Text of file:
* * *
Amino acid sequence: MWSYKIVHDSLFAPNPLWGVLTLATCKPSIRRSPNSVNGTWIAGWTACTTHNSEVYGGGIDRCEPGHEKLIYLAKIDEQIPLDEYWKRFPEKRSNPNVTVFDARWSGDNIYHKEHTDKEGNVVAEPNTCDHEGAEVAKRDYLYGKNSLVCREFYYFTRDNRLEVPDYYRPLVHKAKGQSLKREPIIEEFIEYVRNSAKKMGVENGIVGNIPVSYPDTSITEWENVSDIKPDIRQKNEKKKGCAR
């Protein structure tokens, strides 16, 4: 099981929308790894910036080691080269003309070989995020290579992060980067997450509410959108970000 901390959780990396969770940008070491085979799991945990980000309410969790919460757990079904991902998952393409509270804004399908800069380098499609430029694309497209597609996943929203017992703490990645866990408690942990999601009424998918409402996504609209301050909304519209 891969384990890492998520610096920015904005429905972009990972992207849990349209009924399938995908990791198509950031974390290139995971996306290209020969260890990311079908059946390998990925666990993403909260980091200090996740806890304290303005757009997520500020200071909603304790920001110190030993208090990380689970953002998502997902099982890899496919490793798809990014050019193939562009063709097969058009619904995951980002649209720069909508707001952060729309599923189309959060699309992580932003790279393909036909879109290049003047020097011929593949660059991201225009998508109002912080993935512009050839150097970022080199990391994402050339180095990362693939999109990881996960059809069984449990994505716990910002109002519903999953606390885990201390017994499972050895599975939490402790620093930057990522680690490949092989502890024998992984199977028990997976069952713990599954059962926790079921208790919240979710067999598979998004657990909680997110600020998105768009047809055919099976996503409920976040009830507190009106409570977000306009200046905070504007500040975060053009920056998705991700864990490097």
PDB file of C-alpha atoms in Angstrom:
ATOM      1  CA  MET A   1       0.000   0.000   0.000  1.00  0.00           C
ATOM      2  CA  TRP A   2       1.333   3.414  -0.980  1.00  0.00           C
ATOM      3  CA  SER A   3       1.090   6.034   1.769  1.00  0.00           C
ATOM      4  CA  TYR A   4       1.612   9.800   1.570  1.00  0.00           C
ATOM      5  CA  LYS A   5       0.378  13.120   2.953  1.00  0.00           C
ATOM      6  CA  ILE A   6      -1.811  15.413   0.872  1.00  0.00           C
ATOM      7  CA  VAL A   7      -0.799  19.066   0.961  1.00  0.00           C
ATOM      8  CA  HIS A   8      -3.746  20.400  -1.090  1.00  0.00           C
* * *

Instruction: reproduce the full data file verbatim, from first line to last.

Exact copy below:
Amino acid sequence: MWSYKIVHDSLFAPNPLWGVLTLATCKPSIRRSPNSVNGTWIAGWTACTTHNSEVYGGGIDRCEPGHEKLIYLAKIDEQIPLDEYWKRFPEKRSNPNVTVFDARWSGDNIYHKEHTDKEGNVVAEPNTCDHEGAEVAKRDYLYGKNSLVCREFYYFTRDNRLEVPDYYRPLVHKAKGQSLKREPIIEEFIEYVRNSAKKMGVENGIVGNIPVSYPDTSITEWENVSDIKPDIRQKNEKKKGCAR
């Protein structure tokens, strides 16, 4: 099981929308790894910036080691080269003309070989995020290579992060980067997450509410959108970000 901390959780990396969770940008070491085979799991945990980000309410969790919460757990079904991902998952393409509270804004399908800069380098499609430029694309497209597609996943929203017992703490990645866990408690942990999601009424998918409402996504609209301050909304519209 891969384990890492998520610096920015904005429905972009990972992207849990349209009924399938995908990791198509950031974390290139995971996306290209020969260890990311079908059946390998990925666990993403909260980091200090996740806890304290303005757009997520500020200071909603304790920001110190030993208090990380689970953002998502997902099982890899496919490793798809990014050019193939562009063709097969058009619904995951980002649209720069909508707001952060729309599923189309959060699309992580932003790279393909036909879109290049003047020097011929593949660059991201225009998508109002912080993935512009050839150097970022080199990391994402050339180095990362693939999109990881996960059809069984449990994505716990910002109002519903999953606390885990201390017994499972050895599975939490402790620093930057990522680690490949092989502890024998992984199977028990997976069952713990599954059962926790079921208790919240979710067999598979998004657990909680997110600020998105768009047809055919099976996503409920976040009830507190009106409570977000306009200046905070504007500040975060053009920056998705991700864990490097």
PDB file of C-alpha atoms in Angstrom:
ATOM      1  CA  MET A   1       0.000   0.000   0.000  1.00  0.00           C
ATOM      2  CA  TRP A   2       1.333   3.414  -0.980  1.00  0.00           C
ATOM      3  CA  SER A   3       1.090   6.034   1.769  1.00  0.00           C
ATOM      4  CA  TYR A   4       1.612   9.800   1.570  1.00  0.00           C
ATOM      5  CA  LYS A   5       0.378  13.120   2.953  1.00  0.00           C
ATOM      6  CA  ILE A   6      -1.811  15.413   0.872  1.00  0.00           C
ATOM      7  CA  VAL A   7      -0.799  19.066   0.961  1.00  0.00           C
ATOM      8  CA  HIS A   8      -3.746  20.400  -1.090  1.00  0.00           C